Thirteen years ago, in the final year of my second degree, I sat through a session on writing resumes and cover letters. It wasn’t something that held my attention for very long, however the professor made a declaration that stayed with me til today. She discussed the pay differential between men and women, and encouraged the women in the room by saying that there was one factor affecting this differential that we were in complete control of. That men ask for higher salaries, they know their worth and they advocate on their own behalf. And that we could, and should, do the same. Men are four times more likely than women to ask for a raise—and when women do ask, we typically request 30% less than men do, says Carnegie Mellon University economics professor Linda Babcock, co-author of Women Don’t Ask. In a study of 78 masters degree students, she found that just 12.5% of women negotiated for their starting salary, versus 52% of men.
So, here’s the story of how I started off in the fashion industry. I first earned myself a Bachelor of Commerce at the University of Toronto. When that was complete, and before I lost my nerve, I applied to the Fashion Design Program at the former International Academy of Design and Technology and was accepted. Upon graduating I had to get a job ASAP. My Canadian peers could take their time to scout however I had a short timeframe to get off the unemployed list or I would lose my status in Canada and be shipped back to Trinidad and Tobago. I wasn’t ready for that yet, I wanted experience in a market with a thriving fashion industry. So I started the hunt and sent my resume out to anyone who was looking. It was a tough job market and no-one from my graduating class had found themselves a position, even a few months later. One of my professor’s even suggested I marry my Canadian boyfriend, that it would be an easier option than finding employment in the current job market. LOL (she was dead serious though)
So here I was with two degrees and unable to find a job. Then I saw a posting for a fit model. My bust size was a couple inches less than they outlined in the job post, but I figured a bra could fix that and I applied for the position anyway. The company name wasn’t a familiar one, but I later found out it was the corporate name behind 5 of the largest Canadian clothing retail chains, each with 125-250 stores across Canada. I interviewed and got the job right away. So I lowered my job expectation a bit. But I had a job! Hooray!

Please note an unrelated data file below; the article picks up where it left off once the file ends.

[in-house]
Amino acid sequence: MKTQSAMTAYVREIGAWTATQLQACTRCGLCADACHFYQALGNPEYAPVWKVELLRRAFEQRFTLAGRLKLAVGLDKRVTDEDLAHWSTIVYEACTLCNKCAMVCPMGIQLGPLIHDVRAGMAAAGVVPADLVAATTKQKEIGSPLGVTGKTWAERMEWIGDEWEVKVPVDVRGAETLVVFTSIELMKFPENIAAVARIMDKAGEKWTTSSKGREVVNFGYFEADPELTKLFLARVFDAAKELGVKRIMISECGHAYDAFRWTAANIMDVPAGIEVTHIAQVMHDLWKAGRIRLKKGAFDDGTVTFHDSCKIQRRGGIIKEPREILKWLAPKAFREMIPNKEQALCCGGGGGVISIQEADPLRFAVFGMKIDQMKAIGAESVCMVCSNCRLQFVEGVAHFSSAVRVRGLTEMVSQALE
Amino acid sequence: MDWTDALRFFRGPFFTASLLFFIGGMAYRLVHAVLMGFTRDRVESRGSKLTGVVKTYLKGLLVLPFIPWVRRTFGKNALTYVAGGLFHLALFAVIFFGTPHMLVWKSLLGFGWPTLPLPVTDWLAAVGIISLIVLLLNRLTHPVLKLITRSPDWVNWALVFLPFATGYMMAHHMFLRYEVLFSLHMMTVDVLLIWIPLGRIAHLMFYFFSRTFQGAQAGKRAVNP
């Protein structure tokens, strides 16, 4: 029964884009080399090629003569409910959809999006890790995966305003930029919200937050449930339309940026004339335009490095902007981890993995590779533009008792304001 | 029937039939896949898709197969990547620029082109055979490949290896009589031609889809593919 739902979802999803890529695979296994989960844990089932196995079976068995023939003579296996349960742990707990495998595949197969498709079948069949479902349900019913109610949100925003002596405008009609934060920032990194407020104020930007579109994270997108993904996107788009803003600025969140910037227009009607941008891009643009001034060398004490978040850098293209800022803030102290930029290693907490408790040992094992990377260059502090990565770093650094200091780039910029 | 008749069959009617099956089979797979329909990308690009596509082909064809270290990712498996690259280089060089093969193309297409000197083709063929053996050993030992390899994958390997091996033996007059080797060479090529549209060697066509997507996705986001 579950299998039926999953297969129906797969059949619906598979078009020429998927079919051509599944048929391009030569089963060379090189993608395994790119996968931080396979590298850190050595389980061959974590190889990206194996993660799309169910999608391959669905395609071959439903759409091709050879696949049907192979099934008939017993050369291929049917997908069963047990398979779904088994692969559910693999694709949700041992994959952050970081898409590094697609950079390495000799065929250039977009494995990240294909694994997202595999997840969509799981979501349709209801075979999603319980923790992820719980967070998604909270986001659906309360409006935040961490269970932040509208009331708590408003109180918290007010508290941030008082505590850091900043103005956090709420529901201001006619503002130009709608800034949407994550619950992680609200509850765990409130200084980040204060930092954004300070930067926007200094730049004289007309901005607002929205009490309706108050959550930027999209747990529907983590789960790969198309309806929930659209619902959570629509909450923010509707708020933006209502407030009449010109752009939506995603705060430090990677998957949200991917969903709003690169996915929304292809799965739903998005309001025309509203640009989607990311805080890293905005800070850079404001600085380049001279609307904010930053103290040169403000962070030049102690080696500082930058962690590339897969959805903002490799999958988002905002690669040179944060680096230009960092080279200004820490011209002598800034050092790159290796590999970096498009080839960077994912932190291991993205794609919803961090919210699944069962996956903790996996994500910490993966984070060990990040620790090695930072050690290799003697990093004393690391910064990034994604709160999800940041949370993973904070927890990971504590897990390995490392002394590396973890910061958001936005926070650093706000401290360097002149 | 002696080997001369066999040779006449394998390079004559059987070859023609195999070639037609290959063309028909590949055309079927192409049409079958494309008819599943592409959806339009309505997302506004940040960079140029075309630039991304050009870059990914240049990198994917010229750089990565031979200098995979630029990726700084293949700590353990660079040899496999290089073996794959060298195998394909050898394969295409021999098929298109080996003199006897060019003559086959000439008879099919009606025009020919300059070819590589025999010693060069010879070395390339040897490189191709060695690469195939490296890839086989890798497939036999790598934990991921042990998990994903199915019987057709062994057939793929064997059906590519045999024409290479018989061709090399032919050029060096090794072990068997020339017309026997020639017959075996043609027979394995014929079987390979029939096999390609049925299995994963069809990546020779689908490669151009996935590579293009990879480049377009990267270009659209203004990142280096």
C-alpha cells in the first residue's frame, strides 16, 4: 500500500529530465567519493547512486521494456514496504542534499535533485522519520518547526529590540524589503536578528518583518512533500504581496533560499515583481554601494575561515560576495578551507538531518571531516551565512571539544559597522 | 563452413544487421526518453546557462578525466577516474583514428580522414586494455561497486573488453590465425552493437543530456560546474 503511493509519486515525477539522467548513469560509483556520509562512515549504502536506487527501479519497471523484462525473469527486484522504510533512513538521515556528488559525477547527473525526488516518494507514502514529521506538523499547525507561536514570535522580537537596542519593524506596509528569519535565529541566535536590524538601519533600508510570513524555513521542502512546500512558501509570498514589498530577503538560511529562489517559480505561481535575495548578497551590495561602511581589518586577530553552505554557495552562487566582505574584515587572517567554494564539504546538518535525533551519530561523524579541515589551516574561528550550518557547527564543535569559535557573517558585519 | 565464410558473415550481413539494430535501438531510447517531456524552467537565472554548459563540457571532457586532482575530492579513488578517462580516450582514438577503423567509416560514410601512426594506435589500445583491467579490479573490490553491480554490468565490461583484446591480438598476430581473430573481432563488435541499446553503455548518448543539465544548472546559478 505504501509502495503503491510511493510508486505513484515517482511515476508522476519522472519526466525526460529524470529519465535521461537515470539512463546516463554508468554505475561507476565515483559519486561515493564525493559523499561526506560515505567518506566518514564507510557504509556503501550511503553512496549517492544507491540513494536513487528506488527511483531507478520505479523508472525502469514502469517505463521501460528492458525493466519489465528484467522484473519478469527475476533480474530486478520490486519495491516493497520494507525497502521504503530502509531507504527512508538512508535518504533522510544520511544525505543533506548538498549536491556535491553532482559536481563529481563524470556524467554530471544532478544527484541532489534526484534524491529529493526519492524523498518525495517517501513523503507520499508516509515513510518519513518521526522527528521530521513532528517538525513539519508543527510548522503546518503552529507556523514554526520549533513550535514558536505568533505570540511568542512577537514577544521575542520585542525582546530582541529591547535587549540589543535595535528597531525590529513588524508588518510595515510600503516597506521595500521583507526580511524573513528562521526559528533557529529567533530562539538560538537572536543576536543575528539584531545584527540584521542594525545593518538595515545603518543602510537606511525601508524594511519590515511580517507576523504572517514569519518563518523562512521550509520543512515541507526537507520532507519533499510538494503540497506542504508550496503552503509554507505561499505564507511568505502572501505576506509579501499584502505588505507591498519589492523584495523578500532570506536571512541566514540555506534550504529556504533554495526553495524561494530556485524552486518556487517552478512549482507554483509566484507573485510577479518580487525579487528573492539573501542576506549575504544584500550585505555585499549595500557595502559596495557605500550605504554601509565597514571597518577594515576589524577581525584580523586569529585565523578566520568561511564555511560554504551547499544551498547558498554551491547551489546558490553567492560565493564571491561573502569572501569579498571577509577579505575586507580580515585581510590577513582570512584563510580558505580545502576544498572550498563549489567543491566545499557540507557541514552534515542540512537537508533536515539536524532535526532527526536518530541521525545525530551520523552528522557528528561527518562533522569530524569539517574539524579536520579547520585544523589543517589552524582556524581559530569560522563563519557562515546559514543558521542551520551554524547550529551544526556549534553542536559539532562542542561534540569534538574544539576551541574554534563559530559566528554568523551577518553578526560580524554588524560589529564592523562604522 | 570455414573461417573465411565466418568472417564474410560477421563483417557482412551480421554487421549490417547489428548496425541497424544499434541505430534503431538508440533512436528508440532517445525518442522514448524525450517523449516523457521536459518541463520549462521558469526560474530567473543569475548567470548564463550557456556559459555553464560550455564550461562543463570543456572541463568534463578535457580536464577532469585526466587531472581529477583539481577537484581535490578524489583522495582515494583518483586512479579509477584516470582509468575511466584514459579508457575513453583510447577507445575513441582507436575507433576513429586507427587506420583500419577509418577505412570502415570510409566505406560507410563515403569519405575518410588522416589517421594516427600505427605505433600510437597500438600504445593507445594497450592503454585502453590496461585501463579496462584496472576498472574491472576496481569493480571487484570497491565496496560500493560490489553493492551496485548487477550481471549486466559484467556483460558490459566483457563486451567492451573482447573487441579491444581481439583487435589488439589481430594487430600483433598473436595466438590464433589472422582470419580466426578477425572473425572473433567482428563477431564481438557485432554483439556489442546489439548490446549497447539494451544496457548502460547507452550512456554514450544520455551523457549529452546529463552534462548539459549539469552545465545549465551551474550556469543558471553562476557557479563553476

The owner of all of these 625-1,250 stores was very hands on and the entire team, of the label I was assigned to, met with him weekly. Me as the fit model and administrative assistant to the buying department. I input orders for the most part, and in the meetings I would act as the mannequin displaying new samples.
Soon enough I realized that my training in fashion design allowed me to be somewhat of a bridge between the Quality Control (QC) department and the Fashion buyers, who most of the time were speaking two different languages. With the Buyers demanding design changes and the QC explaining that these weren’t possible from a clothing construction standpoint. Somehow neither knew how to satisfy the other. I however understood both perspectives and, standing there between them, dressed in the garment, was often able to give advice and resolve the misunderstandings.
So a few months passed, the work was easy enough but I knew I could do more, I could contribute more and I could make more. I remembered the words of my professor and I gathered my courage and knocked on the office door of the guy straight at the top. He ushered me in, I closed the door behind me, and I nervously made my case. I could feel all of the buyers’ eyes staring at me through his glass wall. All trying not to turn their heads but wondering what on earth I was doing in there, and not called upon far less! I explained my academic training, my ambitions, and asked him to give me a shot at a buying position. I left that meeting with a 50% pay increase and a Fashion Buyer title. Four months later when I proved myself and felt the salary didn’t match my commitment, I asked for more. I got another pay increase, landing me at the same pay rate as the other buyers who’d been with the company in excess of 8 years.
Why do I bring this up? I attended a conference about a month ago and one of the speakers spoke in depth about the value of giving back. I think I have an ingrained humility that most of the time doesn’t allow me to recognize that I even have something motivational to share. I underestimate the value of what I have to contribute. However the subject came up again at my last Pop Up Shop when a customer held me accountable to giving back. And then there’s the shock of messages from Instagram followers claiming I was inspiring them. Gifts should be used responsibly, and generously, and I thought this was a good first step.
So let’s all know our worth and have the courage to claim it. ✨
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